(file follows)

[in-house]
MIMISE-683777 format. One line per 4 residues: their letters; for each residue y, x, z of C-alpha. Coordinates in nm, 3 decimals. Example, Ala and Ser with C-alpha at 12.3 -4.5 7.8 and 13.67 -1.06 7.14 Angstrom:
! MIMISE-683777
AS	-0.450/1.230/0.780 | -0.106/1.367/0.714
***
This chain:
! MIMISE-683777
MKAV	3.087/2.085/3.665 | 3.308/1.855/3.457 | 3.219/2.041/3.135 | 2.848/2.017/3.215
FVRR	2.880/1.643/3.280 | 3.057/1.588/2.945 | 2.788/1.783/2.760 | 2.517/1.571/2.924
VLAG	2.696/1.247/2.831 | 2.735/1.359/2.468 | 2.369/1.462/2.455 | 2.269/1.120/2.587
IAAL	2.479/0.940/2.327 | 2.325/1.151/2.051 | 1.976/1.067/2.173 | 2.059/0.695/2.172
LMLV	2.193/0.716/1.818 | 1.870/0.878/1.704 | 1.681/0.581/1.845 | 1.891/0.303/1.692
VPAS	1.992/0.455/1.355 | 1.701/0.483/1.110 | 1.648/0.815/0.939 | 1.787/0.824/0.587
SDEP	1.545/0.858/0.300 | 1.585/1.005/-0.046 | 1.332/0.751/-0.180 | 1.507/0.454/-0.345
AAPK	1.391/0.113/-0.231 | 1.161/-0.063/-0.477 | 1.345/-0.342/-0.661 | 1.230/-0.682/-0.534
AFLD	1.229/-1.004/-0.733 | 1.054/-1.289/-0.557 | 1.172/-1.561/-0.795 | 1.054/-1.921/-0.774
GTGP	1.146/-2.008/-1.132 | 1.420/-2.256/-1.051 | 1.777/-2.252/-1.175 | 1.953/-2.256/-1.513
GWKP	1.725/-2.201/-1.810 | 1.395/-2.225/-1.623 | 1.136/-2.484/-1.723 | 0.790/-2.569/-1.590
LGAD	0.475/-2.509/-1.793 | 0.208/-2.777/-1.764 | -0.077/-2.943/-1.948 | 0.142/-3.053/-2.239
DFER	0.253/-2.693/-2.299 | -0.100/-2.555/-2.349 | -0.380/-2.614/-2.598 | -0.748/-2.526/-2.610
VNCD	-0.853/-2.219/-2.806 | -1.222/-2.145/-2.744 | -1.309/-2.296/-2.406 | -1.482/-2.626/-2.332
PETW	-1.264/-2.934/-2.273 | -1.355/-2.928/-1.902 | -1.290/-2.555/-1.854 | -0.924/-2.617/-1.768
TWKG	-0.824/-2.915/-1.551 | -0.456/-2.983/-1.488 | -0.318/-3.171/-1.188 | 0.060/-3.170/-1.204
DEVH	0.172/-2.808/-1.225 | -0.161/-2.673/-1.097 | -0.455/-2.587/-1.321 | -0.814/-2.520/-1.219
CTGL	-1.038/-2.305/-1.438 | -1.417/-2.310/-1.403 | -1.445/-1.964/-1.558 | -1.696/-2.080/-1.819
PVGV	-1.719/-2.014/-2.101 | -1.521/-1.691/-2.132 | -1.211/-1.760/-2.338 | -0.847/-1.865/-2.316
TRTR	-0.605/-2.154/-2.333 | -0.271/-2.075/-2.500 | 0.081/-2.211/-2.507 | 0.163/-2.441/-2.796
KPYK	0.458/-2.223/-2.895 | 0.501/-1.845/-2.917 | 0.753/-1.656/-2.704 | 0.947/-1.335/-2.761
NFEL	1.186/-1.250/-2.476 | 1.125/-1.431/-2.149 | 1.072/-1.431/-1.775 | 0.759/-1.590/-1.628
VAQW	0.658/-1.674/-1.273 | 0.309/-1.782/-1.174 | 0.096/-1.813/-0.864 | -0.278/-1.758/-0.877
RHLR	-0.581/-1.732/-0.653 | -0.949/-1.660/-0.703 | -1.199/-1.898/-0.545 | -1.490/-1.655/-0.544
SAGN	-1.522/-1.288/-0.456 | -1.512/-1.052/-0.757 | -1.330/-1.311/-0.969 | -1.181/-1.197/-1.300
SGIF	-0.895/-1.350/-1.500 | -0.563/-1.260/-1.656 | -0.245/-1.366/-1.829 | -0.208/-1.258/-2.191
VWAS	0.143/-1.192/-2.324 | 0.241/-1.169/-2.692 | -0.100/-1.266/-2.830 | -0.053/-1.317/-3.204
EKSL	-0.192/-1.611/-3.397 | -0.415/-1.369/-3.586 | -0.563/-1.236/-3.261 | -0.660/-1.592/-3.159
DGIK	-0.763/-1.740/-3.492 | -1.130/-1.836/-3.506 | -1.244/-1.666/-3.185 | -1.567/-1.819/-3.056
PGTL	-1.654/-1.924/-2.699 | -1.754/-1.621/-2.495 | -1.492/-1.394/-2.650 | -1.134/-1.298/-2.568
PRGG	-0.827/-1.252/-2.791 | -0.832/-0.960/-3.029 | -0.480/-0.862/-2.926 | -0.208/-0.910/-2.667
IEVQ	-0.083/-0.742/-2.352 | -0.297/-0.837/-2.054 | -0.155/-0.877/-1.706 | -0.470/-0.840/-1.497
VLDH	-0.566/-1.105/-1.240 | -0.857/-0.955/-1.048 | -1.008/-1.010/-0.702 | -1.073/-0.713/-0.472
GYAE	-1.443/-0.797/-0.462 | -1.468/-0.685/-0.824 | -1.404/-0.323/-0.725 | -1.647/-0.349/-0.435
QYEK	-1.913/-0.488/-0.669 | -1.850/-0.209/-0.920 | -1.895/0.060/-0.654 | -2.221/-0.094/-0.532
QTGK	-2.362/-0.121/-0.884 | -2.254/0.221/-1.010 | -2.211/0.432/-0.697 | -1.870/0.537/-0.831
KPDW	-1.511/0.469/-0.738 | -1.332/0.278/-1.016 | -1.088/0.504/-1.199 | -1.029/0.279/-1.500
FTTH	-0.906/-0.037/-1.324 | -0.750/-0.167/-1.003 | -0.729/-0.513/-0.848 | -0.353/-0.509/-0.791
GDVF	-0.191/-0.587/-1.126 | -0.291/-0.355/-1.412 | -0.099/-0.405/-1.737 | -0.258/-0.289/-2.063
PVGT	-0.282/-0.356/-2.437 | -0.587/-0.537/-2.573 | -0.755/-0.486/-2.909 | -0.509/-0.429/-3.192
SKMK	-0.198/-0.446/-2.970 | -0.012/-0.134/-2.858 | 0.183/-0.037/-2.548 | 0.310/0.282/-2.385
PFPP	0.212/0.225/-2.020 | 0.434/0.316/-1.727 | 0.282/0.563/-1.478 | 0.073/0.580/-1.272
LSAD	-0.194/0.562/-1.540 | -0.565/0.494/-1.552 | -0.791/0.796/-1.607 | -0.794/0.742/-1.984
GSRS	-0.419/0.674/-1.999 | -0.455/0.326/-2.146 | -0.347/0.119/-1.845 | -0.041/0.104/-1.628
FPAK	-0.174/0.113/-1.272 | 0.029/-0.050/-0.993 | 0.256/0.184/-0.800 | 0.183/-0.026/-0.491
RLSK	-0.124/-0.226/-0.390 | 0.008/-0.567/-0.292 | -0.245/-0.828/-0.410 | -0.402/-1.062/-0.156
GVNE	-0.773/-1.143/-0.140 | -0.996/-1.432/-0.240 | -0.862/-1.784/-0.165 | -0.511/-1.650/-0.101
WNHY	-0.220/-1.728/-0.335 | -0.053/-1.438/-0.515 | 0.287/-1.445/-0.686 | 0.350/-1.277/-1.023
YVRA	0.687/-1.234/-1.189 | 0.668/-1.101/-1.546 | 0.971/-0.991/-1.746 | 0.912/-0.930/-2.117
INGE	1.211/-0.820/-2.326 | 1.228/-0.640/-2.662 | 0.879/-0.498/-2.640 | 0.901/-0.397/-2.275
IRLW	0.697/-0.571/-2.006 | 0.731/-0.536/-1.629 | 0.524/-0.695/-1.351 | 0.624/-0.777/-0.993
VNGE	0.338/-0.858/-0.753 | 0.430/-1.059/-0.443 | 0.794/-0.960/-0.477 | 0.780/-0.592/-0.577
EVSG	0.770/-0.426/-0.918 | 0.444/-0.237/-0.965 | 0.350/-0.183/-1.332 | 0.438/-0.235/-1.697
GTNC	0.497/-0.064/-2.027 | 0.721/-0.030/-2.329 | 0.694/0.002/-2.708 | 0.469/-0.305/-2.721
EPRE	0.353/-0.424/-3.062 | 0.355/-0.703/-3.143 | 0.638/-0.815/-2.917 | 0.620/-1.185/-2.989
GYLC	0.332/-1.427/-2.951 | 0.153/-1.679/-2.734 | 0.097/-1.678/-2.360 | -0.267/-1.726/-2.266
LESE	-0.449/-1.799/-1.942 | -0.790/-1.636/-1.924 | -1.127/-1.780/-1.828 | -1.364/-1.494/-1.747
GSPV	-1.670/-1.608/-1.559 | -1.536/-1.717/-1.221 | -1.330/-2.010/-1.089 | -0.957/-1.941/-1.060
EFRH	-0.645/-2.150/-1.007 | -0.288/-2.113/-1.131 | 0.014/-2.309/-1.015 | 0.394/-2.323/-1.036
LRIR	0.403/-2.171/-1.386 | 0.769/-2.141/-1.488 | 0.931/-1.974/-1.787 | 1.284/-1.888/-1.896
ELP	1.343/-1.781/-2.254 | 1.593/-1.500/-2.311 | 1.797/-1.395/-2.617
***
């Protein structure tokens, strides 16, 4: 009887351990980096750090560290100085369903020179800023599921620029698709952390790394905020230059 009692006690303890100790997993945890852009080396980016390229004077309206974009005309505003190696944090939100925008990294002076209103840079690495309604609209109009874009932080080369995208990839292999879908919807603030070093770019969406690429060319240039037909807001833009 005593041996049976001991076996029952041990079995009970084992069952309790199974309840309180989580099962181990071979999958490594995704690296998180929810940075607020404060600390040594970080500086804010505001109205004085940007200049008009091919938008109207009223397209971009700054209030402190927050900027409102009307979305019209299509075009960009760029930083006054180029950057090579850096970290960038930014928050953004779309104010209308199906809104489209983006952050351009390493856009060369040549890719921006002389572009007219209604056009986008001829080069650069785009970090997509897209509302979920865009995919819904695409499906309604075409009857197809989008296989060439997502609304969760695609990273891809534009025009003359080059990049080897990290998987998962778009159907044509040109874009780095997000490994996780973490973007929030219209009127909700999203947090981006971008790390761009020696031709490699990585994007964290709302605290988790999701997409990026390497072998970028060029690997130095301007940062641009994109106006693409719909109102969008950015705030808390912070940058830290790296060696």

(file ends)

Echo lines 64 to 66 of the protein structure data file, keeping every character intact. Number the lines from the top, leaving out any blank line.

LESE	-0.449/-1.799/-1.942 | -0.790/-1.636/-1.924 | -1.127/-1.780/-1.828 | -1.364/-1.494/-1.747
GSPV	-1.670/-1.608/-1.559 | -1.536/-1.717/-1.221 | -1.330/-2.010/-1.089 | -0.957/-1.941/-1.060
EFRH	-0.645/-2.150/-1.007 | -0.288/-2.113/-1.131 | 0.014/-2.309/-1.015 | 0.394/-2.323/-1.036